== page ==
| Sweets |

Araya Artisan Chocolates: Halloween Chocolates for Grown-Ups

For kids, Halloween is mostly about dressing up, trick or treating, and getting CANDY. As we get older, many of us continue with the dressing up, but the trick or treating switches to parties, and the candy switches to booze. Now don't get me wrong, this is a pretty decent trade, but what if you could have it all: costumes, parties, alcohol and deliciously gourmet chocolates that you would never dream of throwing in a plastic pumpkin carryall?

If you're like me, then this is your ultimate fantasy, and the wonderful chocolatiers at Araya Artisan Chocolates (2030 West Gray) are the ones making those dreams come true. Their handmade, impeccably presented chocolates have always been divine. But right now, you can get them in a very cool, spooky-themed art box. My favorite design is the bone-colored Dia De Los Muertos box designed by Mexican artist Fernando Robles. If you're feeling more playful, choose the cartoonish Grim Reaper Design by Chilean artist Cyro Pintos. Or if you're not totally sold on the whole Halloween thing, but still want something dark and autumnal, opt for the close-up photograph of a bench designed by Houston artist Kelly Gale Amen. Whichever one you choose doesn't really matter, because they're all filled with ridiculously good chocolate.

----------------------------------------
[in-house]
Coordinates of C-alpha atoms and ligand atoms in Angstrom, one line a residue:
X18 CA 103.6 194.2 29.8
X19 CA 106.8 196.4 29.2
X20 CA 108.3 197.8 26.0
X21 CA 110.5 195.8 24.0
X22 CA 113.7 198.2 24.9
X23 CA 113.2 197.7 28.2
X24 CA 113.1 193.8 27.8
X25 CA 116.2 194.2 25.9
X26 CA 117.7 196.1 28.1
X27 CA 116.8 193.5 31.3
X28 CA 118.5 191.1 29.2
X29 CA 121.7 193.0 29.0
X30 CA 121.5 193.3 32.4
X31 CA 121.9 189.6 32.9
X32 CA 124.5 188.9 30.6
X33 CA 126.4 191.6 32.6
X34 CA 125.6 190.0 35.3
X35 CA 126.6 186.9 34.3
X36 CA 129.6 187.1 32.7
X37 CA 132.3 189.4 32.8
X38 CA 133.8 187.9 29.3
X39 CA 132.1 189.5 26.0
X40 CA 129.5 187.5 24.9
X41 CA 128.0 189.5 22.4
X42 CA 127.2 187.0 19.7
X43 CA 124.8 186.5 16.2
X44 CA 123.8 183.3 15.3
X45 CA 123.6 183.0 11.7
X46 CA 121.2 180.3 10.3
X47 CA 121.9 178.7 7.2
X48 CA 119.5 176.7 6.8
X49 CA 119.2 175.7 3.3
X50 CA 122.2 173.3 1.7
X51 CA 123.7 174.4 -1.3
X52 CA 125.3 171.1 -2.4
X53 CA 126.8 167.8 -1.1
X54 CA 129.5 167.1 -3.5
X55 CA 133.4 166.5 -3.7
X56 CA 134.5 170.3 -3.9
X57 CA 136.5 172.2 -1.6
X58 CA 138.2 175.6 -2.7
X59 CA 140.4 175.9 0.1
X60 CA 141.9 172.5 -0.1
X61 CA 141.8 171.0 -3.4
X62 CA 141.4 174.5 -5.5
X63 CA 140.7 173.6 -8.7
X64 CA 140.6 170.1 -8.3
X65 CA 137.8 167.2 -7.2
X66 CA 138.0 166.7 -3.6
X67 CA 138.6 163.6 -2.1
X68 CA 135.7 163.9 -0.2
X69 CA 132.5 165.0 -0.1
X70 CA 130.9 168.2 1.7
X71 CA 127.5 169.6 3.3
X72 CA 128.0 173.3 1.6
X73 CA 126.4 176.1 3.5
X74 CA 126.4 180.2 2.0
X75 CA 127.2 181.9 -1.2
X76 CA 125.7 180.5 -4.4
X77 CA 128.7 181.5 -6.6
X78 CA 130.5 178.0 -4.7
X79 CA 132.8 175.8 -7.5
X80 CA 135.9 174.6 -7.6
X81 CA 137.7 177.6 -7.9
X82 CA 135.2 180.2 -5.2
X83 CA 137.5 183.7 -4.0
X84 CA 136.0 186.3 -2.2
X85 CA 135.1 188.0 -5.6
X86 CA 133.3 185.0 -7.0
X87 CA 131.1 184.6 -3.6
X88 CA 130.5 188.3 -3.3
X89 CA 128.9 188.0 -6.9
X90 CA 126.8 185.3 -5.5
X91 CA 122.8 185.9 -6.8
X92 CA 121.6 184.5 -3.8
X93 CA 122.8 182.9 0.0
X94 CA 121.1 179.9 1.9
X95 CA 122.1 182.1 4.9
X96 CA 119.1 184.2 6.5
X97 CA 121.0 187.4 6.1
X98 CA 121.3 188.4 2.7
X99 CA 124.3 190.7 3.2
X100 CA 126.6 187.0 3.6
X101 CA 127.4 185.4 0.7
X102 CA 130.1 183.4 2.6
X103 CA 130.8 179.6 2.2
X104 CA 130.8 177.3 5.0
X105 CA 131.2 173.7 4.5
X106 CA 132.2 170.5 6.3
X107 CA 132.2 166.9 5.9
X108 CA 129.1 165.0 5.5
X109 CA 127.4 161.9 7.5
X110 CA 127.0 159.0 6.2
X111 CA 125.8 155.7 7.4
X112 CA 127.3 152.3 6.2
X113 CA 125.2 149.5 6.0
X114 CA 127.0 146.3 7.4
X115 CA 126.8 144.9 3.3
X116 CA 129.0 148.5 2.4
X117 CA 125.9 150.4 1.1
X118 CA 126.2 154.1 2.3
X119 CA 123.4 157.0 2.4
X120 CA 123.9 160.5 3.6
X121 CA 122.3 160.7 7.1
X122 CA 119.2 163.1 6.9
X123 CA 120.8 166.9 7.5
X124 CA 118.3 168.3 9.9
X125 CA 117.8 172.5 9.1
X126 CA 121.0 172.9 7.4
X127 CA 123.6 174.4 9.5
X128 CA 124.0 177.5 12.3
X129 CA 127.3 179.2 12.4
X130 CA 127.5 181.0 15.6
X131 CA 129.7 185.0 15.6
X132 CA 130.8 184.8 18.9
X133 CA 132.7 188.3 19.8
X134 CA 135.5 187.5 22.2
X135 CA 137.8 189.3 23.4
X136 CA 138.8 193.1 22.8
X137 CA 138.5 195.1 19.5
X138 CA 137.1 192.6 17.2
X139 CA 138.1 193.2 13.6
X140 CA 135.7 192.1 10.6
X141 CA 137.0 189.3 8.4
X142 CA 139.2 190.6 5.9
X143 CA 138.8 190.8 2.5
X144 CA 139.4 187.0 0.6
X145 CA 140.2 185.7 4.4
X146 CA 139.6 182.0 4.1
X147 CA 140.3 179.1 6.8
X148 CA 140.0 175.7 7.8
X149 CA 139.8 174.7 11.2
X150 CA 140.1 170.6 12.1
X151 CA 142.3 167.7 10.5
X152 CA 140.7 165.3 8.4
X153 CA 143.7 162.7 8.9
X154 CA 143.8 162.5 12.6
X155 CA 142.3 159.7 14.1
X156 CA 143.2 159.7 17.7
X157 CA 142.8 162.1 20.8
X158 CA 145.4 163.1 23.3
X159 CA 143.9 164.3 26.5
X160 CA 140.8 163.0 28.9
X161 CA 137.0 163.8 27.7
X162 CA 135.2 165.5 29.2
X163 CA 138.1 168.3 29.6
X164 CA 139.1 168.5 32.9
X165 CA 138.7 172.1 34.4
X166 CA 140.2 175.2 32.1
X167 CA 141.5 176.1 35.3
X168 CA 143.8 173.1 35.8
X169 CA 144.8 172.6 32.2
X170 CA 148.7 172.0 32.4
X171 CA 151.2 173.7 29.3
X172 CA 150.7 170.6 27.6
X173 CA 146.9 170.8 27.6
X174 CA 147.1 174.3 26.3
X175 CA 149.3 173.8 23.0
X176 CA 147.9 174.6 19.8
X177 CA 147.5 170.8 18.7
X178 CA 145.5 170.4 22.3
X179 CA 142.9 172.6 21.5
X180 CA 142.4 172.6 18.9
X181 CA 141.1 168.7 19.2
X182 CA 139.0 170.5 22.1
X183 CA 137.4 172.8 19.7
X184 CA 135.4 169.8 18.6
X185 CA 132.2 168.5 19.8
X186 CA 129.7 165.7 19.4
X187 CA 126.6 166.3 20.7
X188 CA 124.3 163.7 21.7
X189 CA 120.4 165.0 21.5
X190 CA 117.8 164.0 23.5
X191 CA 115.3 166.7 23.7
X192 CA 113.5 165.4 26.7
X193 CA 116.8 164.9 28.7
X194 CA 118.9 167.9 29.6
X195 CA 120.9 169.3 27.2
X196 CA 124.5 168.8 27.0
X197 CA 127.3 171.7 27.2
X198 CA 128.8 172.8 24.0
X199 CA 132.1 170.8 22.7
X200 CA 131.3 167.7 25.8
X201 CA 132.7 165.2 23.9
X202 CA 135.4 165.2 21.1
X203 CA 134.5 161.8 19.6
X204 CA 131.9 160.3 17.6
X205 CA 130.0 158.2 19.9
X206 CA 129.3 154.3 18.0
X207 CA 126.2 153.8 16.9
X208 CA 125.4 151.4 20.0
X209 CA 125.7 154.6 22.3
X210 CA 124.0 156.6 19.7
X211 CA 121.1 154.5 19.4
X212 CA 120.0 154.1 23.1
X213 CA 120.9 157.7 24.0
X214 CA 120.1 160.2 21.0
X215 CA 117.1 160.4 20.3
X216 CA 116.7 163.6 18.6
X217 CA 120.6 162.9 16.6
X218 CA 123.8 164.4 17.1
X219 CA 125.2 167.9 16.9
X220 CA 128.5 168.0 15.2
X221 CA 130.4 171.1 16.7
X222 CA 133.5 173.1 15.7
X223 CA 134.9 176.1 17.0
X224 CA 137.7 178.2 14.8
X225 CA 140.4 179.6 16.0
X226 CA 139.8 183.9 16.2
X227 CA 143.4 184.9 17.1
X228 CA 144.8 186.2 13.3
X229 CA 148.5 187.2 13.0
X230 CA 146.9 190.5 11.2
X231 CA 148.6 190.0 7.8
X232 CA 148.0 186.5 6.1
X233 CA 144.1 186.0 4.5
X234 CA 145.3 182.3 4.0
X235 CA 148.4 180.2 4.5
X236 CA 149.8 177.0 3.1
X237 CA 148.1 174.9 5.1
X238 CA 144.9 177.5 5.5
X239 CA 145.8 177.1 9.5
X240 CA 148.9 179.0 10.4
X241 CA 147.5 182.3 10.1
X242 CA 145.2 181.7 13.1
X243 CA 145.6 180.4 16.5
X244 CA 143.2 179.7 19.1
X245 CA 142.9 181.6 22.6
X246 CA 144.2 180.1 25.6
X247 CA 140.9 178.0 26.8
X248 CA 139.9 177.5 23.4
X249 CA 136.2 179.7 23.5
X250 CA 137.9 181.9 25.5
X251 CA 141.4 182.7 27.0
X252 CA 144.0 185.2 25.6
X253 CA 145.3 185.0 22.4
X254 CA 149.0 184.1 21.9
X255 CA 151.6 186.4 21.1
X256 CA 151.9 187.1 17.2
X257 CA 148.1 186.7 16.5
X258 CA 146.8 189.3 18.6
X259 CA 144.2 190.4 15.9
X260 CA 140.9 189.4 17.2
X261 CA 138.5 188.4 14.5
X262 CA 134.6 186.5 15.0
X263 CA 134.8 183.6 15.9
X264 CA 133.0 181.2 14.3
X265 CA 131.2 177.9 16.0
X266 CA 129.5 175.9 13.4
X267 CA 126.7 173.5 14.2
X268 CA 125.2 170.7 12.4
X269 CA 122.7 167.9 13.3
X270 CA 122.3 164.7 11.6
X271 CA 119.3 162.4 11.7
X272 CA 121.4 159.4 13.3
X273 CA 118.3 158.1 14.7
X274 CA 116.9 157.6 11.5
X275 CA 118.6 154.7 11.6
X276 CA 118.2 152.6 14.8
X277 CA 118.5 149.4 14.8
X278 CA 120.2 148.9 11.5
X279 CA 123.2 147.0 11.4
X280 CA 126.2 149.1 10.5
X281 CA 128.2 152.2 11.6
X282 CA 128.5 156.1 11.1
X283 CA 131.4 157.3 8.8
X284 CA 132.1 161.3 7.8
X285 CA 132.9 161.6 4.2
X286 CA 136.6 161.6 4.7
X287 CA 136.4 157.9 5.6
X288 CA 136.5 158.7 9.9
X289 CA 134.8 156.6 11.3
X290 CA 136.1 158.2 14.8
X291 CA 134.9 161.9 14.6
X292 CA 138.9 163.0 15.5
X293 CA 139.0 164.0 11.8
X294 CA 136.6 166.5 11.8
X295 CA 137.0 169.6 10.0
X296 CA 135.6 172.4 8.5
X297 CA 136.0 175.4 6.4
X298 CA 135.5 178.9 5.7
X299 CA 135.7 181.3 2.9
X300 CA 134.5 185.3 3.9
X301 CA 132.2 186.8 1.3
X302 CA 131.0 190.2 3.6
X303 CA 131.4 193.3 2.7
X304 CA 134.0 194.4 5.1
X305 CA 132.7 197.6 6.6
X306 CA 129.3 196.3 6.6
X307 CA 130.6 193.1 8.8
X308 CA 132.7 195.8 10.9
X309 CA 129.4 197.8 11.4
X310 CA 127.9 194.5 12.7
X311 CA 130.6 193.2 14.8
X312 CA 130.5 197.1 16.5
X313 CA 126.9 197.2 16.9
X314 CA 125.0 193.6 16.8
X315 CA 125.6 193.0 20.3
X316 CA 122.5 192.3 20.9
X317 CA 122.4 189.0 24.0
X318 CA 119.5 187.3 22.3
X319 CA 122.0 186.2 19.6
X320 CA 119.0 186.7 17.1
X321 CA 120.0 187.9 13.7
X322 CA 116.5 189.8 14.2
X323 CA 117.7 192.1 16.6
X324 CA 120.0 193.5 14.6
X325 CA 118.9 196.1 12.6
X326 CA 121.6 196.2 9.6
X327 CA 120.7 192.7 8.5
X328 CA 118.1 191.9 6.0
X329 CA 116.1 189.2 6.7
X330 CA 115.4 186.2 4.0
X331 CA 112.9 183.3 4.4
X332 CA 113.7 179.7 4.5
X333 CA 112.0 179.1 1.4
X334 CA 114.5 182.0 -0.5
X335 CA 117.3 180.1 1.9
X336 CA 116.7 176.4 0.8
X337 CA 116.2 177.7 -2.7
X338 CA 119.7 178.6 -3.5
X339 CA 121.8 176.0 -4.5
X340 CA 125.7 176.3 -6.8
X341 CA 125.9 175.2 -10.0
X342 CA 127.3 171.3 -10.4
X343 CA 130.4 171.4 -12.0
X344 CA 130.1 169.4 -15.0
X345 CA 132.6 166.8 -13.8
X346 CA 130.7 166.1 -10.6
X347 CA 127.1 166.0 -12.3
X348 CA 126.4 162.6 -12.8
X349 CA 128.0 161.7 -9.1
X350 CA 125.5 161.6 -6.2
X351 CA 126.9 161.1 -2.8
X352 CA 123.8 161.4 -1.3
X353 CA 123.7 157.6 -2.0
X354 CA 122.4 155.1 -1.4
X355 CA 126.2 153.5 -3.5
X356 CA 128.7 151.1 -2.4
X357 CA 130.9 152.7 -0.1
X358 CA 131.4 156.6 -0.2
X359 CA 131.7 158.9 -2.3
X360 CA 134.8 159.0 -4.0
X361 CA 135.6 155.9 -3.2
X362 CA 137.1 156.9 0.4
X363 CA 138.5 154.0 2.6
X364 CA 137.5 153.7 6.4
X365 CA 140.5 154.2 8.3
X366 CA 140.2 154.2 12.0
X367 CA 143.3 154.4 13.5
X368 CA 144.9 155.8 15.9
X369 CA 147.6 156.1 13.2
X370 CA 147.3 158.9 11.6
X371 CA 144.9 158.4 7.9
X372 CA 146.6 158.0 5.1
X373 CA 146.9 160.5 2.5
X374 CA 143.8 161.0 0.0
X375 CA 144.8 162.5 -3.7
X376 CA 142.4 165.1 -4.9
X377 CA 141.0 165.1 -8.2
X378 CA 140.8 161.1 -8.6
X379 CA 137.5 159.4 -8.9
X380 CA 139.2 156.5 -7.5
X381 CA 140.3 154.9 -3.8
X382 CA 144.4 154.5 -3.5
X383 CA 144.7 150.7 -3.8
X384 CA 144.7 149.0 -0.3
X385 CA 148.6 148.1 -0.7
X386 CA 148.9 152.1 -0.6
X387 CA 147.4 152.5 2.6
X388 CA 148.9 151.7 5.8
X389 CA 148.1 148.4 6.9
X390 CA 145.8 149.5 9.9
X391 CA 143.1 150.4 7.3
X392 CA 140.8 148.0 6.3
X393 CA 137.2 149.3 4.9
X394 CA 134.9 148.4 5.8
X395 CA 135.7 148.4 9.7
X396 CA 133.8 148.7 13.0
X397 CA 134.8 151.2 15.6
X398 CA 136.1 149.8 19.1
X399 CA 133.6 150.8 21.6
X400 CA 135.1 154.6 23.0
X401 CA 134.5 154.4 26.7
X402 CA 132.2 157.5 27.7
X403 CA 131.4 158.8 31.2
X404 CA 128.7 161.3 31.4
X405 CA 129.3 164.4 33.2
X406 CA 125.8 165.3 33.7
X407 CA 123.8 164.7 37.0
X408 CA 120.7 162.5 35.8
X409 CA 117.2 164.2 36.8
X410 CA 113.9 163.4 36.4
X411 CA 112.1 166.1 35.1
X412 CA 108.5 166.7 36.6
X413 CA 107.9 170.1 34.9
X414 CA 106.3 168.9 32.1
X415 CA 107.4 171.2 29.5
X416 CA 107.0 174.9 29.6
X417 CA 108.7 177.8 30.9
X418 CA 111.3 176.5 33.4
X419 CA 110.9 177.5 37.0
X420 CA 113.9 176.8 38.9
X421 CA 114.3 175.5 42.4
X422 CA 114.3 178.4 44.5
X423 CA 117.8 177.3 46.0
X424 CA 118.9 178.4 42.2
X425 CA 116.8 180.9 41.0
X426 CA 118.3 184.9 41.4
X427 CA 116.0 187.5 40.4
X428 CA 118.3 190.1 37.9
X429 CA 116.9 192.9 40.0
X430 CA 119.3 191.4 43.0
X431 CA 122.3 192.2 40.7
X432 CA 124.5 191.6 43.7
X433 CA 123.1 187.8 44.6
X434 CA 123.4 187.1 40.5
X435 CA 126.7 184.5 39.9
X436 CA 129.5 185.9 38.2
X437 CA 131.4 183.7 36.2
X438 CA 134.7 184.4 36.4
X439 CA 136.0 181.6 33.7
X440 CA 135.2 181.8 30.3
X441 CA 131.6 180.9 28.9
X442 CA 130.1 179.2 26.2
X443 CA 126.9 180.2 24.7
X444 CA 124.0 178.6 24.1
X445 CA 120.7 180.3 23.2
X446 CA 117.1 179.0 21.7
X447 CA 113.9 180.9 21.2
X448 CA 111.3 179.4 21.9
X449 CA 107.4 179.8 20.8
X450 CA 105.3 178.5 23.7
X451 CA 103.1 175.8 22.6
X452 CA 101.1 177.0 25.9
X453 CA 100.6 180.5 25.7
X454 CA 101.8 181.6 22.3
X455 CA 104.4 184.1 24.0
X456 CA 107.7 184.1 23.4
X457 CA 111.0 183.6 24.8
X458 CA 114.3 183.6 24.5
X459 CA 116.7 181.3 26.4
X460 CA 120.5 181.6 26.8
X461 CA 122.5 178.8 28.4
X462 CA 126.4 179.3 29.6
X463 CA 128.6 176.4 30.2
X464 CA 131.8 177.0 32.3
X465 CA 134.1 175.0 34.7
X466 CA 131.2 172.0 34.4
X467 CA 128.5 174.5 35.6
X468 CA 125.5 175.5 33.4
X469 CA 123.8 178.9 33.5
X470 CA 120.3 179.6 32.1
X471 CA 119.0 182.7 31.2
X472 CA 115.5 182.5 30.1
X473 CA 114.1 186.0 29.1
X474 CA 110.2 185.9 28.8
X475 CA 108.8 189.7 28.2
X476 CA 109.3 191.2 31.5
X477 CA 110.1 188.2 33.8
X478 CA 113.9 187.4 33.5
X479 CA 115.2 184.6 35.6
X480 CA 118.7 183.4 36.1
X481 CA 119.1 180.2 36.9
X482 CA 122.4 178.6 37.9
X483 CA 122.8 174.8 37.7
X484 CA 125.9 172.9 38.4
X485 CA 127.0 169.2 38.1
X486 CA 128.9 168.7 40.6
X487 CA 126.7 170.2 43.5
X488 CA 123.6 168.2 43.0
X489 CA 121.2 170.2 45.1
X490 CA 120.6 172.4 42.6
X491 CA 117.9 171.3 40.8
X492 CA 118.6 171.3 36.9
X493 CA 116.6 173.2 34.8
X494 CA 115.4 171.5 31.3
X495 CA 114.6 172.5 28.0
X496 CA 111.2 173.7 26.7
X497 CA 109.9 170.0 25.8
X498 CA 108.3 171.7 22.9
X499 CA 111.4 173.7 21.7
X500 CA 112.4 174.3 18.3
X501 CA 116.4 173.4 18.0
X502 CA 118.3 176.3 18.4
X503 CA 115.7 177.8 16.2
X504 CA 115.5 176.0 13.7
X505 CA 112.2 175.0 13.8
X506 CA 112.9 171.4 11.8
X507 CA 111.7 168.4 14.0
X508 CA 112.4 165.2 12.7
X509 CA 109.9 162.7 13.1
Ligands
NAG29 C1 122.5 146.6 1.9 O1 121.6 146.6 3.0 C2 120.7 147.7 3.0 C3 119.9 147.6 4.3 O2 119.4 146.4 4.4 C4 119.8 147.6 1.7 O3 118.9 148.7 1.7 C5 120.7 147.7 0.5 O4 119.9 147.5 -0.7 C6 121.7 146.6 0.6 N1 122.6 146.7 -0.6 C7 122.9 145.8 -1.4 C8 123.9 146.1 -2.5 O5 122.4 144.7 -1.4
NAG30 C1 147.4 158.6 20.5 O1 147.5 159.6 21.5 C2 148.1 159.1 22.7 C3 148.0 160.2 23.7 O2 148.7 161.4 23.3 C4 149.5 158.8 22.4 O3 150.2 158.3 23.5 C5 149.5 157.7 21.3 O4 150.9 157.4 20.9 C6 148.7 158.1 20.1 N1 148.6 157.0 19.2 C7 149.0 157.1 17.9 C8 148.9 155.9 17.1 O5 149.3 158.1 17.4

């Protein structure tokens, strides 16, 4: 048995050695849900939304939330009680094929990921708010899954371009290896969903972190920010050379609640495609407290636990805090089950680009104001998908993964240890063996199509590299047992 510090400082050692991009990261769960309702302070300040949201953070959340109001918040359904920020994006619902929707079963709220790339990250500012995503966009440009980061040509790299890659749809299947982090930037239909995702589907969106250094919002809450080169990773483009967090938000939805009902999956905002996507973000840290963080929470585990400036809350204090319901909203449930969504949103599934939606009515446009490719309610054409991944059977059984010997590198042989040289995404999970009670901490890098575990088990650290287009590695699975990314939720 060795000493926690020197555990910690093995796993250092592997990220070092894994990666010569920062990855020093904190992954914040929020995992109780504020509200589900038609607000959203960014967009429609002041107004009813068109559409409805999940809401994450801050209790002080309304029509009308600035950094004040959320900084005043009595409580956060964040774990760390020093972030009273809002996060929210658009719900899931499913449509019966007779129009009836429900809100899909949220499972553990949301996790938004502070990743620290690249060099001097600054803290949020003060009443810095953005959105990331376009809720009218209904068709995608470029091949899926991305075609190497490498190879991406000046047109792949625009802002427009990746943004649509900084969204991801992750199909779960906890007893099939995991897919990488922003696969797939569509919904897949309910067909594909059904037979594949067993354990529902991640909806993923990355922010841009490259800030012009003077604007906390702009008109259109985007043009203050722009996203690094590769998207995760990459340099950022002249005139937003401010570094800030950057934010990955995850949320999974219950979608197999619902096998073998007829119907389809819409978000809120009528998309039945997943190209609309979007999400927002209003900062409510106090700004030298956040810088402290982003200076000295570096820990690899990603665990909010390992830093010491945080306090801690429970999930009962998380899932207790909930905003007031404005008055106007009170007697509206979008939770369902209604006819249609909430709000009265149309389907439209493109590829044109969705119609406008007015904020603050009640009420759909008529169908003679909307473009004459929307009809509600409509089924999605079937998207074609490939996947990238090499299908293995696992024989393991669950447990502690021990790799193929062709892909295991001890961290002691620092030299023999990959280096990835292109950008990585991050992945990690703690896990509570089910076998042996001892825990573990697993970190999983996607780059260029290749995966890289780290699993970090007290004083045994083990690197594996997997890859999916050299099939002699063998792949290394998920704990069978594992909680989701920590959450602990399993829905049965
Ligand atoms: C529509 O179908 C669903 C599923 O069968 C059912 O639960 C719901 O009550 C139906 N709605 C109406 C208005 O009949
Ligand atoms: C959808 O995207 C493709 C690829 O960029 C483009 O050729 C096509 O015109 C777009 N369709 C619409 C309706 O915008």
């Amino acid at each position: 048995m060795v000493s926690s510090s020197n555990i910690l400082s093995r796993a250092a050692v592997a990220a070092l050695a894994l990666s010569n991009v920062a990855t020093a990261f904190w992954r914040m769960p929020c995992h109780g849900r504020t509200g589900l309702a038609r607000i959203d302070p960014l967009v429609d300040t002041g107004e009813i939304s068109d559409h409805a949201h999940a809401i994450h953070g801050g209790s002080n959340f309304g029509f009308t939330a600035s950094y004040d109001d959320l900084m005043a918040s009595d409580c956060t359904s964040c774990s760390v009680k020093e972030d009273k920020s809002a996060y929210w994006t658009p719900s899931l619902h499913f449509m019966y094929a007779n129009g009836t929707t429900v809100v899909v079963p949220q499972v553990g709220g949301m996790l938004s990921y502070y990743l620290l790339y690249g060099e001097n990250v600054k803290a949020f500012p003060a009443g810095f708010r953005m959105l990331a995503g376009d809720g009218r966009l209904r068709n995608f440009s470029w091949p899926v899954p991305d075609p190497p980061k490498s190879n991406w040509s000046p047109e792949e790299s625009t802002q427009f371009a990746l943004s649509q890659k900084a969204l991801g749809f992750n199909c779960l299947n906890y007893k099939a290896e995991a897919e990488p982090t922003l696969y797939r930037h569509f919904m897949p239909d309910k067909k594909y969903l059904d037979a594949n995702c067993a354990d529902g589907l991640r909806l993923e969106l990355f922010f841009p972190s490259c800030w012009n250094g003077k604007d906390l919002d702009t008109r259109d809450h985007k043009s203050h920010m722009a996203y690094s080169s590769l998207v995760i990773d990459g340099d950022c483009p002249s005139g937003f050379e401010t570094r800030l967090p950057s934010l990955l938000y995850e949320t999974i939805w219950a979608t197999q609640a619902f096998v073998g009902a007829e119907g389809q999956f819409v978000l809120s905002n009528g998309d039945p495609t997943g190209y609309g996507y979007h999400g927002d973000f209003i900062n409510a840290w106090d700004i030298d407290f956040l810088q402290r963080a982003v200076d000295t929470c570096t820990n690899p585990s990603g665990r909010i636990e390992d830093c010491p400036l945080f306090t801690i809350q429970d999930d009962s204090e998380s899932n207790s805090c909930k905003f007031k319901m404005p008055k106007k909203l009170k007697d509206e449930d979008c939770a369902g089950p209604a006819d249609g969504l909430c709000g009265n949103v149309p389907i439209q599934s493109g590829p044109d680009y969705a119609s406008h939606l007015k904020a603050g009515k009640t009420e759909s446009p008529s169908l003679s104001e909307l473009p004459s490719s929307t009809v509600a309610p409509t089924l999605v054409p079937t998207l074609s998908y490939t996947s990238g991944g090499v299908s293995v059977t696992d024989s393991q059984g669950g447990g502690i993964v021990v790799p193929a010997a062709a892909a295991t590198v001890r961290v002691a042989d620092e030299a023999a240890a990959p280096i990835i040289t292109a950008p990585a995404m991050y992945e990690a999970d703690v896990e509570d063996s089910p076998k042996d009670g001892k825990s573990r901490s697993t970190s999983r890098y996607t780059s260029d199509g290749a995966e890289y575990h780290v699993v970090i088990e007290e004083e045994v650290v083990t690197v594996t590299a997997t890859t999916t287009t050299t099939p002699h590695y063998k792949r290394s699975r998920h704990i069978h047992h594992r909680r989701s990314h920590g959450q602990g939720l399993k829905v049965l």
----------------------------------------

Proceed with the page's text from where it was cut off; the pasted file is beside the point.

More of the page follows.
If you're thinking more in terms of party snacks, rather than a box of chocolates, check out the other sweet treats from Araya. They now import French macaroons from my other favorite sweet shop, Sucre in New Orleans, which means I no longer have to drive six hours to get my fix. Set out a few dozen of the orange and chocolate varieties to give partygoers a true fall indulgence. And if, despite all the delicious grown-up goodies available, you're still looking for some more kid-friendly treats, they even offer festive chocolate-dipped Oreos and marshmallows adorned with Halloween sprinkles.

With Halloween candies like this, you'll remember why October 31 was your favorite day when you were growing up.

We use cookies to collect and analyze information on site performance and usage, and to enhance and customize content and advertisements. By clicking 'X' or continuing to use the site, you agree to allow cookies to be placed. To find out more, visit our cookies policy and our privacy policy.


Join the Press community and help support independent local journalism in Houston.


Join the Press community and help support independent local journalism in Houston.